Friday, October 1, 2010

Are Creepy Cinematic Tykes REALLY That Scary?

Movies traffic in clichés, many of them so improbable that it’s only been through endless repetition that we now accept them as a believable plot device rather than a ridiculous macguffin (it’s a Hitchcock term, kids, give it a Google search). The erudite millionaire will marry the beautiful but poor pretzel cart vendor; The angry, tough teenager from the wrong side of the tracks will turn out to be the noblest and wisest of the stranded plane crash survivors; And there’s nothing more frightening in a horror movie than a creepy little kid.

The one-two combo of Samara and Aidan in “The Ring Two” is part of a long tradition of terrifying children in movies. The roster of creepy film kids is as full as Colin Ferrell’s black book. There’s the white haired, yellow-eyed tots in “Village of the Damned,” Regan in “The Exorcist,” Damien in “The Omen” films, Rhoda in “The Bad Seed,” Malachai in “Children of the Corn” and “Curly Sue!” Okay, so Curly Sue wasn’t killing anyone, but she was still nightmare-inducing!

But when you stop to think about it, the idea of being paralyzed with fear of someone clad in OshKosh B’Gosh is really kinda ludicrous. I don’t care how evil Macaulay Culkin is in 1993’s “The Good Son,” he’s twelve! Toss him over your knee, take away his Game Boy and tell him to stop killing people! If that doesn’t work, threaten him with a contractual obligation to make another “Home Alone” film! Besides, it’s impossible to imagine the average ADD-addled kid having enough patience to not only plan, but carry out complicated schemes to maim and destroy.

At least Macaulay was old enough to dress himself in “The Good Son.” I don’t care if Gage Creed (Miko Hughes) was a zombie at the end of the 1993 Stephen King adaptation, “Pet Sematary,” he was three years old!!! Seeing a literal toddler literally toddling through the house with a scalpel and intent to kill is just... funny. A squeaky baby voice warning, “Now I wanna play with YEEEWWWWW” just wouldn’t raise the neckhairs in real life. It would be adorable.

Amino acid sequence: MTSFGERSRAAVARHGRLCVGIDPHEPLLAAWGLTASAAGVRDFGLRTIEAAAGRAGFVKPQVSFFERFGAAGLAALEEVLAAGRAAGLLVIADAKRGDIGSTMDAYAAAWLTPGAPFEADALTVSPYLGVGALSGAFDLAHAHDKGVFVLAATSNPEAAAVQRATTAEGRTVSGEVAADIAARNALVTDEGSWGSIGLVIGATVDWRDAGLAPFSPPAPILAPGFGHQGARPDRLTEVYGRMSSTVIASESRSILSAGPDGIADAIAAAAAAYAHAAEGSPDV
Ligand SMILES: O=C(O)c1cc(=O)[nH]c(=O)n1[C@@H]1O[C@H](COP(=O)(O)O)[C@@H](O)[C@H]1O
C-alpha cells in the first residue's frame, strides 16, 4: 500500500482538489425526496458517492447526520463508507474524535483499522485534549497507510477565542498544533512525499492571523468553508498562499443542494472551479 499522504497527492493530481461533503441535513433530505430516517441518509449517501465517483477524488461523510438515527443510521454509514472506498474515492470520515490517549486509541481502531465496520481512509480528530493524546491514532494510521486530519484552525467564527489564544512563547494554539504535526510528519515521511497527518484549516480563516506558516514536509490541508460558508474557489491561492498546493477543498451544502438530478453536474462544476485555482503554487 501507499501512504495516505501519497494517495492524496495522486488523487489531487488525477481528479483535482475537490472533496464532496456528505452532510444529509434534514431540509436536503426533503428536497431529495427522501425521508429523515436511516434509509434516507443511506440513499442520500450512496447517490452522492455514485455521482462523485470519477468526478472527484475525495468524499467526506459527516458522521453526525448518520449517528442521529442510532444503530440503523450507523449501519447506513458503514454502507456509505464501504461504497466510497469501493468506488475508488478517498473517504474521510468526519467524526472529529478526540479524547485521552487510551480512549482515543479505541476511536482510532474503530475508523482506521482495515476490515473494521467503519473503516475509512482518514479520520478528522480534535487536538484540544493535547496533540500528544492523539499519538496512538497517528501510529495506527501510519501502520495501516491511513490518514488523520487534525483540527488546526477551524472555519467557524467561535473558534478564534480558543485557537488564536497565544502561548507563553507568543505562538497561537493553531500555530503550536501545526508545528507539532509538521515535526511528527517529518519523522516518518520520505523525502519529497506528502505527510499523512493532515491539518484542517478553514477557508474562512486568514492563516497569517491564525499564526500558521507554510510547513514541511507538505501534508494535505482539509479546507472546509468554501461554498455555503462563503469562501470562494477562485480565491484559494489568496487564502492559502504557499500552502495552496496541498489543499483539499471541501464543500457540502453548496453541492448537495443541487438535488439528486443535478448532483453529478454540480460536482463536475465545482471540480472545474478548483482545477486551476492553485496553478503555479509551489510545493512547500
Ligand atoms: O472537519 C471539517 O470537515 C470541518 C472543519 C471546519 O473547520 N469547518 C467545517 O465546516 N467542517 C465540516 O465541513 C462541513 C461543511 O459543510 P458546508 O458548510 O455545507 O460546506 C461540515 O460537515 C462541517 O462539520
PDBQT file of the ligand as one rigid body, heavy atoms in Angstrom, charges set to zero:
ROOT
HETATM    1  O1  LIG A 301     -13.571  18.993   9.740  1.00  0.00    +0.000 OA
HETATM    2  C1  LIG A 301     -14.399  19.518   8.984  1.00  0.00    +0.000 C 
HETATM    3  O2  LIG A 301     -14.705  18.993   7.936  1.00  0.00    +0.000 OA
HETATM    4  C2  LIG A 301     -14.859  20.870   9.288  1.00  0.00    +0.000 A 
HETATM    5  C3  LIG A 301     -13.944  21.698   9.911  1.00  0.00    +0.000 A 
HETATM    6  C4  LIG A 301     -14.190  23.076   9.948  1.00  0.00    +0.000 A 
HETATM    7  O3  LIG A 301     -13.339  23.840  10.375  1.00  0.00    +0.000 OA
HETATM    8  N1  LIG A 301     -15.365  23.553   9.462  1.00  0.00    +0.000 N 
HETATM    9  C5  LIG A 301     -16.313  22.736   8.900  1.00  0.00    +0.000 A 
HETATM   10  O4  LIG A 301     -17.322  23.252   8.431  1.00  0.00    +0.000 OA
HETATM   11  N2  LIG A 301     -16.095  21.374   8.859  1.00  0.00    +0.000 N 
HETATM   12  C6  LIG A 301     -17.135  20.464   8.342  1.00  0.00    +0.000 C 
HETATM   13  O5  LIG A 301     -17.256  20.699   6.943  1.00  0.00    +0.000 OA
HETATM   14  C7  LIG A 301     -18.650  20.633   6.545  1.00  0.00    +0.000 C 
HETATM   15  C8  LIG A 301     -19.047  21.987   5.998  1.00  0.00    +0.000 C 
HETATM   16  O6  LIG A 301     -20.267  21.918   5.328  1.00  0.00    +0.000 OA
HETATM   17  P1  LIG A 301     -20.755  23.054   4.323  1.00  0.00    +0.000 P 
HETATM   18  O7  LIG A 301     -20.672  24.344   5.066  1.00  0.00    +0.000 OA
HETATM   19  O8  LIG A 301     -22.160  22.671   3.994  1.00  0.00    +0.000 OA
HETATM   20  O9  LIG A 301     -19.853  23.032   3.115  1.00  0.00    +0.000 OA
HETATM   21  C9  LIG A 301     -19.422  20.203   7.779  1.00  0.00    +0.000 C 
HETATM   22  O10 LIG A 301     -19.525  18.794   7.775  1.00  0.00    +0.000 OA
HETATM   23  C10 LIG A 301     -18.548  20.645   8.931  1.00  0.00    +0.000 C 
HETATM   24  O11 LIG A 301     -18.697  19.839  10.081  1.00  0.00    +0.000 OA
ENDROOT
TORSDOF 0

Of course, once the devil comes into play, it switches things up a bit. Were it fact and not fiction, nobody would ever accuse Regan MacNeil of being cute once she’s possessed by the demon Pazuzu in “The Exorcist” (1973). But that’s an extreme case. Odds are that most real life parents would use little Damien Thorne’s 666 tattoo on his scalp as an excuse to pull out the camera rather than the sacrificial knives.

No doubt filmic evil children resonate so much because it’s so against the nature of our culture, where kids are sainted and cutesified to the point of nausea (especially if you don’t have any of your own). News commentators routinely pontificate that every tragedy is “especially hard on the children” even if Dick and Jane can’t relate to the adult bad news at all. Cherubic faces are used to sell products as much as sex is. And woe be the person who has no interest in seeing someone’s new baby photos. It’s almost criminal in this country to express anything other than unadulterated love for tykes.

Imagine if someone were to walk up to a new parent and point at the pudgy, smelly red infant bunched up in its stroller and say, “Is that your baby? Man, he looks like a JERK!” You just can’t get away with that kind of snap judgment on someone who still poops their pants.

So the notion of tainted purity carries a frightening added weight. We’ve all been scared by the mysterious lone adult following us down that deserted dark street at one time or another. But none of us have ever quickened our pace to get away from the baby in the stroller. Well, not out of fear. But in the movies? A Bugaboo can be as menacing as a black sedan with tinted windows.

Hey, I admit it, I’m not immune. For my money, the scariest single scene in motion picture history involves not one, but three creepy kids. In 1980’s “The Shining,” when Danny (Danny Lloyd) rounds one of the Overlook Hotel’s many corners in his Big Wheel and comes face to face with the dead twin girls imploring him in unison to “come and play with us... forever... and ever... and ever!,” I still get goose bumps.

But in real life? I’d go play!

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